Why Australia Still Needs Malcolm


The real and non-identified reason why Malcolm Turnbull is no longer prime minister is because he would not hold a referendum on local government recognition in the constitution.  For the Liberal Party’s August 2018 plotters the priority was to ensure that there is a prime minister who will hold such a referendum so that the phasing out of states can be undertaken. 

Should local government constitutional recognition occur then states will not be immediately or quickly abolished.  Nevertheless, the narrative of a future Shorten ALP federal government will be (should there be local government constitutional recognition) the phasing out of states as their functions will be progressively ceded to a new regional tier of government which is integrally linked to Canberra.  For eventually, state responsibilities and associated institutions in education, law enforcement and the justice system will be ultimately subsumed into a future unitary structure. 

Perhaps a direct appeal should be made to Prime Minister Scott Morrison not to hold a referendum on local government recognition.  However, such an appeal would alas, be in vain.  Prime Minister Morrison and his deputy Josh Frydenberg were installed in their leadership positions to hold such a referendum so that the floodgates could be opened to ensure that states are eventually abolished.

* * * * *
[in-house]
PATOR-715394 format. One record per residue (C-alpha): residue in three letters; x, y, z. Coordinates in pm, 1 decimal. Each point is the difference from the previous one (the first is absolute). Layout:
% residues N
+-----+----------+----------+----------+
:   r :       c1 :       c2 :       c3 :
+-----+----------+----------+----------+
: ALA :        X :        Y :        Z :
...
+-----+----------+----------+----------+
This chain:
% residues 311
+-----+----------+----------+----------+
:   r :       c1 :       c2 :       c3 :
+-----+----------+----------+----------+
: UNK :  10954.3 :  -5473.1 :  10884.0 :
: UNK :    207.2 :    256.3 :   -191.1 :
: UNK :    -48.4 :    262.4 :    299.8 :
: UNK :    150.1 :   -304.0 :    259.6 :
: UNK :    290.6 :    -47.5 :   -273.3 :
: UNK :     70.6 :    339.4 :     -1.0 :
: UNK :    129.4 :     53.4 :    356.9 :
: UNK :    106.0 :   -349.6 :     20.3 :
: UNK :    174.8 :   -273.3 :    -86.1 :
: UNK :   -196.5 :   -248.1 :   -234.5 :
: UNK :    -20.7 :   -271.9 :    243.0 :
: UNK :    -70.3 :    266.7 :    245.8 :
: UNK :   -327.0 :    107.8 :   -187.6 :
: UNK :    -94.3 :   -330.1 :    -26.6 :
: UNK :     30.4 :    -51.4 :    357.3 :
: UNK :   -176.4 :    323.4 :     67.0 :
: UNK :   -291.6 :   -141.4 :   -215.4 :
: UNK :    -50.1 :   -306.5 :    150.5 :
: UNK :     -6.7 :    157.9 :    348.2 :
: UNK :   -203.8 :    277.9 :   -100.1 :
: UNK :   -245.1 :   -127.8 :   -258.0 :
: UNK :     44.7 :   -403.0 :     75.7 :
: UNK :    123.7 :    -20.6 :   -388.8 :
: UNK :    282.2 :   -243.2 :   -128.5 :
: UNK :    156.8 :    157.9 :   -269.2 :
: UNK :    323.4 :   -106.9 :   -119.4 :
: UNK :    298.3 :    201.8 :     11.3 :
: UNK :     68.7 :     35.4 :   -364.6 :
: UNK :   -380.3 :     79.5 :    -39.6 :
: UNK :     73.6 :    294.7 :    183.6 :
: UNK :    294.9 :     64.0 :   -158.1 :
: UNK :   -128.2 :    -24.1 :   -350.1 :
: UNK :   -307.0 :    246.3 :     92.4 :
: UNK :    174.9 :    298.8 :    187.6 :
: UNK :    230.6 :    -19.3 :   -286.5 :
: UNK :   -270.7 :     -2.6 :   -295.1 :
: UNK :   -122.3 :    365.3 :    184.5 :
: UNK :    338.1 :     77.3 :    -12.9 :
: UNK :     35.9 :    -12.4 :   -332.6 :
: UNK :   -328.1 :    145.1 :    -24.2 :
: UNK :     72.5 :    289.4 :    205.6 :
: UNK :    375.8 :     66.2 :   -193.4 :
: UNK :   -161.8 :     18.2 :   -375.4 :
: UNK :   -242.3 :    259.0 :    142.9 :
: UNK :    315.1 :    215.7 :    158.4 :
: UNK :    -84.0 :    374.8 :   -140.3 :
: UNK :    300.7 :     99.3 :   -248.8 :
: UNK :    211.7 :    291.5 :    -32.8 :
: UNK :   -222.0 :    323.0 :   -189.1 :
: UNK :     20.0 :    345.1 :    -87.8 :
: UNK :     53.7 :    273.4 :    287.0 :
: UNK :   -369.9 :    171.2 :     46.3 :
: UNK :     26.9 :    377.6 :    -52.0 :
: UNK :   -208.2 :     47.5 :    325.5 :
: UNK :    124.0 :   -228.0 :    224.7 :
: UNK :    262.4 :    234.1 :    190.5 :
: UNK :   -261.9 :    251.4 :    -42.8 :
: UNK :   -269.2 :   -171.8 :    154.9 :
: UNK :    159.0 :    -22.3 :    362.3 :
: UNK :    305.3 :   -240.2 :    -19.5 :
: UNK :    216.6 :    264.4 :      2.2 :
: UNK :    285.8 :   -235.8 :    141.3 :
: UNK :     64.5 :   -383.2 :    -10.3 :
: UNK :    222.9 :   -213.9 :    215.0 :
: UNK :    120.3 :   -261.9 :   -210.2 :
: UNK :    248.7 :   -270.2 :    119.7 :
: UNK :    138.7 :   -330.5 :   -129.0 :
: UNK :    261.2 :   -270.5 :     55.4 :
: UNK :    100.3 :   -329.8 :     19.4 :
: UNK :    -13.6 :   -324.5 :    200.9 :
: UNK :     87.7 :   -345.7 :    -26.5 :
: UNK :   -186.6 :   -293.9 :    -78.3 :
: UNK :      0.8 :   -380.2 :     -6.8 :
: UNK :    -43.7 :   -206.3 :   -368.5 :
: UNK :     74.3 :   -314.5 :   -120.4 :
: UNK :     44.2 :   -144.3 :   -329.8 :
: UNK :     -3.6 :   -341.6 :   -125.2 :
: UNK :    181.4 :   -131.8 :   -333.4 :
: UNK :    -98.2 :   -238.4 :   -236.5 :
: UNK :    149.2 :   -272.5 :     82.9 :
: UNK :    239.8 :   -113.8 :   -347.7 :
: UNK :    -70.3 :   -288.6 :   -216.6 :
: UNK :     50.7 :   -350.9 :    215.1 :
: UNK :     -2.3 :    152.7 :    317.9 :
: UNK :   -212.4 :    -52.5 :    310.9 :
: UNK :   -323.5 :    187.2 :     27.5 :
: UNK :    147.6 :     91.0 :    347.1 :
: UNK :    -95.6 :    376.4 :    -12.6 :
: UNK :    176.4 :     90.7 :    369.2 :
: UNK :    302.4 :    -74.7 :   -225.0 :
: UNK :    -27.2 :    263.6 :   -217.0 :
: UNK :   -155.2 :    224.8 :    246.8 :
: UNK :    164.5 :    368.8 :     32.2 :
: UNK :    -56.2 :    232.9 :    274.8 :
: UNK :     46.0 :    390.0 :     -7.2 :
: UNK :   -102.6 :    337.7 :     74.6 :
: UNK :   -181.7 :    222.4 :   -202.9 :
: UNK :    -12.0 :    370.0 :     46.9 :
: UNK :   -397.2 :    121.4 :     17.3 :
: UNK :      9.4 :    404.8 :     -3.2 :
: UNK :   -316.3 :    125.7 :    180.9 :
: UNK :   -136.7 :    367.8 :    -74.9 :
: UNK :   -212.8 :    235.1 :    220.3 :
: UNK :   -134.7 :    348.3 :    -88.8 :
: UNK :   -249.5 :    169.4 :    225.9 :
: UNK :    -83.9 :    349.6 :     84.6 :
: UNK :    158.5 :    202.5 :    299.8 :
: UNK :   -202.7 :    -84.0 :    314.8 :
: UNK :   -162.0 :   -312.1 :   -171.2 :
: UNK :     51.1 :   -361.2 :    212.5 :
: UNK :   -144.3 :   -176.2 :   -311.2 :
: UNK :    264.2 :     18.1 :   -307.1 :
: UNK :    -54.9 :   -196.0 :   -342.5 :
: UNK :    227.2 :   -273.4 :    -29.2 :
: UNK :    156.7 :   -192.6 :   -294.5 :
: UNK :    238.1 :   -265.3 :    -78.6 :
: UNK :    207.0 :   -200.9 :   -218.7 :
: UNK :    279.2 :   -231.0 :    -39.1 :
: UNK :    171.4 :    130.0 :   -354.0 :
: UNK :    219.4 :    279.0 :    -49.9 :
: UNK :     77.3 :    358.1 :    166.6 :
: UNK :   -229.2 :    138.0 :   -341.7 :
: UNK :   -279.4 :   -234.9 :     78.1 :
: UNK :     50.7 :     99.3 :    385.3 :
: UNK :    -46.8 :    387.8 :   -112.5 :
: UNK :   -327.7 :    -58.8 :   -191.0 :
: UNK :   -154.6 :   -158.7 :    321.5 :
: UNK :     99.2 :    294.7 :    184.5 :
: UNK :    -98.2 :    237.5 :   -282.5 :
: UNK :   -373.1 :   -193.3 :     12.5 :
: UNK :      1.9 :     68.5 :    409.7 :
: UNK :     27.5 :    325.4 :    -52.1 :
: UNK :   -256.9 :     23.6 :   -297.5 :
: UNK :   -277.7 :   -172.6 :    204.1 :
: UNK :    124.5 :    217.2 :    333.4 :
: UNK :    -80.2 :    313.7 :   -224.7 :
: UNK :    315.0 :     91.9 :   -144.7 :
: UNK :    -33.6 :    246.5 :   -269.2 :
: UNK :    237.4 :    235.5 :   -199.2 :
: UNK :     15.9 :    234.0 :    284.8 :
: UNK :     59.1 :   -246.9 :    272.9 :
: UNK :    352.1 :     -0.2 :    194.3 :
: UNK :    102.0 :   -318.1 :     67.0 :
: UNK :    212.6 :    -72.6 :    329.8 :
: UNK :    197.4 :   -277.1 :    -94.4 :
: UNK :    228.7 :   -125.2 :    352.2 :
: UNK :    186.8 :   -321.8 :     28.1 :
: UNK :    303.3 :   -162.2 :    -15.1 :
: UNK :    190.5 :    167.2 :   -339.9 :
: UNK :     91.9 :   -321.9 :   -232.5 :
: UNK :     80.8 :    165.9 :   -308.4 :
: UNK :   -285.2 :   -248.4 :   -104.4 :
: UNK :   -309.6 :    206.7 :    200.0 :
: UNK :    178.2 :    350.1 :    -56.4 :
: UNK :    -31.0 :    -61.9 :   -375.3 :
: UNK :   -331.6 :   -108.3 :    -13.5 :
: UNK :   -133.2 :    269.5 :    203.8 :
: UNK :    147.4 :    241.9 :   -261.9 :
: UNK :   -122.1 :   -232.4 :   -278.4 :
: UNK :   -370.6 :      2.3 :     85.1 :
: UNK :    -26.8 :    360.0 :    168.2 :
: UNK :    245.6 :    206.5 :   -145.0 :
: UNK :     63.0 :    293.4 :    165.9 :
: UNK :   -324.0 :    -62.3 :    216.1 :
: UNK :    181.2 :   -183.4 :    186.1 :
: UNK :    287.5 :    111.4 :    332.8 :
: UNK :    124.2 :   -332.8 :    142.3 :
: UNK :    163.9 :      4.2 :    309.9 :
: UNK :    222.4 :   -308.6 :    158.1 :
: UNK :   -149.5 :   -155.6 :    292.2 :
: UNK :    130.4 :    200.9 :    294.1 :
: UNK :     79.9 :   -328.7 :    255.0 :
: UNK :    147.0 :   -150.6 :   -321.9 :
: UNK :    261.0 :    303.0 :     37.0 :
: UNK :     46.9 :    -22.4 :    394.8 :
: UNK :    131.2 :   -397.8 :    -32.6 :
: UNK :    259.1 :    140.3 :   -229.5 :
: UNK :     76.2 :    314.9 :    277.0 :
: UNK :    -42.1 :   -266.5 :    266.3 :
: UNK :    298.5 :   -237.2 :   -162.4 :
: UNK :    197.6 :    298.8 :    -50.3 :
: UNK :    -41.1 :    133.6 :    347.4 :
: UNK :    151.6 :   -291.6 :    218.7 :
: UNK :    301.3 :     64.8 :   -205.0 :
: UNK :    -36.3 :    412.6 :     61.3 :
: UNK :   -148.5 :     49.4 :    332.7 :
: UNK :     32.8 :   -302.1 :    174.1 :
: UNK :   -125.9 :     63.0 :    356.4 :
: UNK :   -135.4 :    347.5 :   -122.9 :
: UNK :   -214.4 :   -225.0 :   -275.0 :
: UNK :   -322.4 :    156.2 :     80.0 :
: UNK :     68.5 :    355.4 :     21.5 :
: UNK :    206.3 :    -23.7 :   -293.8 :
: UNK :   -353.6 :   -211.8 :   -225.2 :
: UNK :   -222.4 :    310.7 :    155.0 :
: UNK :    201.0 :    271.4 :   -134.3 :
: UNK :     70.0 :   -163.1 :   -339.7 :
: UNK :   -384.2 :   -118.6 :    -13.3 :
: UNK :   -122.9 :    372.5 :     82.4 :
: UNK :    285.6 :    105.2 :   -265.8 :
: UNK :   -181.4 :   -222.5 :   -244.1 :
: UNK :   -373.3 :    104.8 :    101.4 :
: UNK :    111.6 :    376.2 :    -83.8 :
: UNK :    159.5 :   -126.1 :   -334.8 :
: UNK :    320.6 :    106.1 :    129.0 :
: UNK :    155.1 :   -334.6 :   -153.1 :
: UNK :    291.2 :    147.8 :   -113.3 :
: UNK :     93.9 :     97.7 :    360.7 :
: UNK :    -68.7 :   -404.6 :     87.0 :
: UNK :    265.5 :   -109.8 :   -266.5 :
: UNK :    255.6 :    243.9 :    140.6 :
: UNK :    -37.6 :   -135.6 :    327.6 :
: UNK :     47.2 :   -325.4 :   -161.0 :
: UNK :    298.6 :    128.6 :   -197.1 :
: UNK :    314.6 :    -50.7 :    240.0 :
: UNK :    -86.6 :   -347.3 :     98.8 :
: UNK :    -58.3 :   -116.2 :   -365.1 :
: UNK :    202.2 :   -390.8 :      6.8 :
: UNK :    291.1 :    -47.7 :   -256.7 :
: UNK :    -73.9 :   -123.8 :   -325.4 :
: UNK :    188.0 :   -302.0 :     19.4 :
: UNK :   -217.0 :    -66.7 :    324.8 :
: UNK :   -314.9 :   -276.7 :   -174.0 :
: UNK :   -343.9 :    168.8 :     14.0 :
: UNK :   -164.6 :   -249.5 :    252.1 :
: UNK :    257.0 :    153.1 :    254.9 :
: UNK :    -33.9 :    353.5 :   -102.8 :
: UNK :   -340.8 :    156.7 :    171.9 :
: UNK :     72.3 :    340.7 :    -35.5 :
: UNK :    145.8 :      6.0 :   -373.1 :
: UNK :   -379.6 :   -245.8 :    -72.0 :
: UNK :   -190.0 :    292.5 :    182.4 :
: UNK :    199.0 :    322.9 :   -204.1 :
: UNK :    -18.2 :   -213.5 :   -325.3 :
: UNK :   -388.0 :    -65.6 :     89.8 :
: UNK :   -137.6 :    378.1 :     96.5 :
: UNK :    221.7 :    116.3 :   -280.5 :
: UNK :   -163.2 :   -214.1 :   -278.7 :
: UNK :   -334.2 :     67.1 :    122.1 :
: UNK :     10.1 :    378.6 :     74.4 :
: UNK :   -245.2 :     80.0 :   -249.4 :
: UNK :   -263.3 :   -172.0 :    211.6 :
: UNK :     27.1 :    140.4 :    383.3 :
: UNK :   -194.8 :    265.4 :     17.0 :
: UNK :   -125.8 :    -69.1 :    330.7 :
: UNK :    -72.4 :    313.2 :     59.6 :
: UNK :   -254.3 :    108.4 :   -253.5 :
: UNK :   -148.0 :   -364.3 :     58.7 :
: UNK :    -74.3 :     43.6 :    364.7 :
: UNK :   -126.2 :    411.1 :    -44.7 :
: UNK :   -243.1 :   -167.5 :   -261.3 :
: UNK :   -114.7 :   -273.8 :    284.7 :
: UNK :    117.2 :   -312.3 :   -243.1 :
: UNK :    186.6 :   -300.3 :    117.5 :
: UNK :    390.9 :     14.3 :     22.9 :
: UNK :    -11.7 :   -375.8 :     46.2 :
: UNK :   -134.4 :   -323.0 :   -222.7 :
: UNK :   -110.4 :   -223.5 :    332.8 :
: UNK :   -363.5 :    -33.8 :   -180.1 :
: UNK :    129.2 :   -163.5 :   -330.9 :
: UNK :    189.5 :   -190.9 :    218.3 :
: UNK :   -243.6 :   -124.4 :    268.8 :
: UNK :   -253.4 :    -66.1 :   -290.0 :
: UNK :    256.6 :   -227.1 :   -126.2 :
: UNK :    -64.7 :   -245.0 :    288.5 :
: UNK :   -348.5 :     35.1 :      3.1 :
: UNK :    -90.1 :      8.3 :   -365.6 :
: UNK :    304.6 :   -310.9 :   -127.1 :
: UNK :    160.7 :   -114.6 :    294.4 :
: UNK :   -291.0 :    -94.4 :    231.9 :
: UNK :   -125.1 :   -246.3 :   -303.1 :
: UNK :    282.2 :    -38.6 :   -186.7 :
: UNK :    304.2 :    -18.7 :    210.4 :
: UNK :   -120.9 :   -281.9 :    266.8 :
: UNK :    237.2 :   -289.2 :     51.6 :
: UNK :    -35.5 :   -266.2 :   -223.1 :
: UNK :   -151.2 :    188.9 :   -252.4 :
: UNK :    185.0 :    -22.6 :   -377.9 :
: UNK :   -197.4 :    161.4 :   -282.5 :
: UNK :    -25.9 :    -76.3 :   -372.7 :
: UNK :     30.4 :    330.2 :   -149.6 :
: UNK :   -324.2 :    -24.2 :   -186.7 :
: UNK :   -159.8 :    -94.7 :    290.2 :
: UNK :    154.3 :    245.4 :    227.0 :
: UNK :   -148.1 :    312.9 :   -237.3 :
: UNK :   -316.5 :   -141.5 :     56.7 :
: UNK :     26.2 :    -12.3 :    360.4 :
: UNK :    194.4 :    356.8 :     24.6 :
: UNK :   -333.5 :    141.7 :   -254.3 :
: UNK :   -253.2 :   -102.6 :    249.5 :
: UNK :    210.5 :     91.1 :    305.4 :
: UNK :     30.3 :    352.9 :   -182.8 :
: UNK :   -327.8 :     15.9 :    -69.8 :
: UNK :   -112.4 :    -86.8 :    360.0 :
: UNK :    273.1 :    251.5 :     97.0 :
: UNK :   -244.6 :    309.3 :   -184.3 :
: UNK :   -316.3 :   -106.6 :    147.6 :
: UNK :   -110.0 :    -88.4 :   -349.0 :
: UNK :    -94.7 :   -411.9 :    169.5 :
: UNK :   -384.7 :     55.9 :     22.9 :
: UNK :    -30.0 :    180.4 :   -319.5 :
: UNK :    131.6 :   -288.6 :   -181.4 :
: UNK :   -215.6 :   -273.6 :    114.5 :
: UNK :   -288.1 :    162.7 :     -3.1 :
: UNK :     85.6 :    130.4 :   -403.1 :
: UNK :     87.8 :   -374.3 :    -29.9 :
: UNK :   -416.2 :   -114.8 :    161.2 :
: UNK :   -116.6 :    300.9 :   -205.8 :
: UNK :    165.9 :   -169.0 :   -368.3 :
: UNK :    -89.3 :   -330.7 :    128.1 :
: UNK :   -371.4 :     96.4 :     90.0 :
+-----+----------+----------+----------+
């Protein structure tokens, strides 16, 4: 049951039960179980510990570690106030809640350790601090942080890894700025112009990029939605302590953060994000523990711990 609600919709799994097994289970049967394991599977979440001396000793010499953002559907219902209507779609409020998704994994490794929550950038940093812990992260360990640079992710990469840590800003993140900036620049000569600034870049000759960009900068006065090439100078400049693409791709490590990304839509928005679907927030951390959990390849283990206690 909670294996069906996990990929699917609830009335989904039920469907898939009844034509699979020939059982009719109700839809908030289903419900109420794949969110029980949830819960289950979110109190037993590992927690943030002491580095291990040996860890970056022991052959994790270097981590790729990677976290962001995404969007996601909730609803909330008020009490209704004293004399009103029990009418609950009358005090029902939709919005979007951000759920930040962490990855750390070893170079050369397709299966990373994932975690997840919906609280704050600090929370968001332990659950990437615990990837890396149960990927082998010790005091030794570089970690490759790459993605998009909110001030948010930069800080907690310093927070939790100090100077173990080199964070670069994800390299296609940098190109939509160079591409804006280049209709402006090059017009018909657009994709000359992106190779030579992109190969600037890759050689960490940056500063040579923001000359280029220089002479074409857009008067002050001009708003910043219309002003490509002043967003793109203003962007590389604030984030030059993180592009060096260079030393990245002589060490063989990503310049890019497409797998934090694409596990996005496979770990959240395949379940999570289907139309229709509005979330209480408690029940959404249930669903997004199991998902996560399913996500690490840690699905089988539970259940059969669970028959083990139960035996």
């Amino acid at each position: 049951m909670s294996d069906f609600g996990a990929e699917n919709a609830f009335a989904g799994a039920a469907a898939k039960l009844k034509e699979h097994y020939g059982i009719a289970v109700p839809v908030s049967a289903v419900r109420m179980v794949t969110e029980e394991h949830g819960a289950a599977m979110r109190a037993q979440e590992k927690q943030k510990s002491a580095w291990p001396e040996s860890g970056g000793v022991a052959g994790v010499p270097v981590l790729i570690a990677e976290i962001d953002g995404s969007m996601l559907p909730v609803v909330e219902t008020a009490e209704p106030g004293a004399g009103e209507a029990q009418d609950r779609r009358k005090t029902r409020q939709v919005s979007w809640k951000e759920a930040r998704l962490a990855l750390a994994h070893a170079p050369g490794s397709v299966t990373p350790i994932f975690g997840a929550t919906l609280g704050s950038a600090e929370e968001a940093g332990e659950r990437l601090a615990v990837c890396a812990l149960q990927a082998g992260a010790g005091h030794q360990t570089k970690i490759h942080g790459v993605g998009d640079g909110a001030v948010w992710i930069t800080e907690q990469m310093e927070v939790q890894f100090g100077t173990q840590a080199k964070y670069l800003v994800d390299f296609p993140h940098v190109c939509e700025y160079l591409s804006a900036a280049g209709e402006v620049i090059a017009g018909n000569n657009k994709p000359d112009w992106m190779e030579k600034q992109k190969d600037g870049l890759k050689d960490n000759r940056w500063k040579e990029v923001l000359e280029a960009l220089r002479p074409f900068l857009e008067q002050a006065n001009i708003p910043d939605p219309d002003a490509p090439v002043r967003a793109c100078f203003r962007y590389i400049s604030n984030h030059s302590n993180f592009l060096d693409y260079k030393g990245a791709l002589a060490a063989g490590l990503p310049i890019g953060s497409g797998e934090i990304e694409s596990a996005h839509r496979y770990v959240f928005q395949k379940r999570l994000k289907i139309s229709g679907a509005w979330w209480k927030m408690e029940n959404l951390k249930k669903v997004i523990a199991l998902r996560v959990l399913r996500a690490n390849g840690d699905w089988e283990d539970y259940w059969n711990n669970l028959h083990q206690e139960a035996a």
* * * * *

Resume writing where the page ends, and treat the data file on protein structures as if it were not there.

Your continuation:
While Malcolm Turnbull has named the conspirators against him (and in the process raised the suspicion that Scott Morrison was neither a passive participant nor a totally loyal team player) he has not yet identified the underlying cause of the leadership coup against him- the eventually phasing out of Australian states.  The dividend as to why the August 2018 plotters (such as Tony Abbott, Peter Dutton and Greg Hunt) instigated the leadership change was to engineer the eventual abolition of Australian states to help establish regional bailiwicks which they erroneously believe will enhance their personal political power. 

                                                                                                                Back to the Future?  Will the Liberal Party go the way of the UAP? 


However, the onset of regionalisation will be the death knell of the Liberal Party.  Indeed, the Liberal Party faces the prospect of experiencing the political disintegration which its predecessor the United Australia Party (UAP) experienced between 1943 and 1944 if regionalisation becomes a reality.  The reasons as to how and why the UAP split into a bewildering array of state based micro- parties have never been adequately explained.  Nevertheless, this destructive process was halted and reversed at the instigation of Robert Menzies when conferences were held in Canberra and Albury respectively in October and December 1944 to found the contemporary Liberal Party.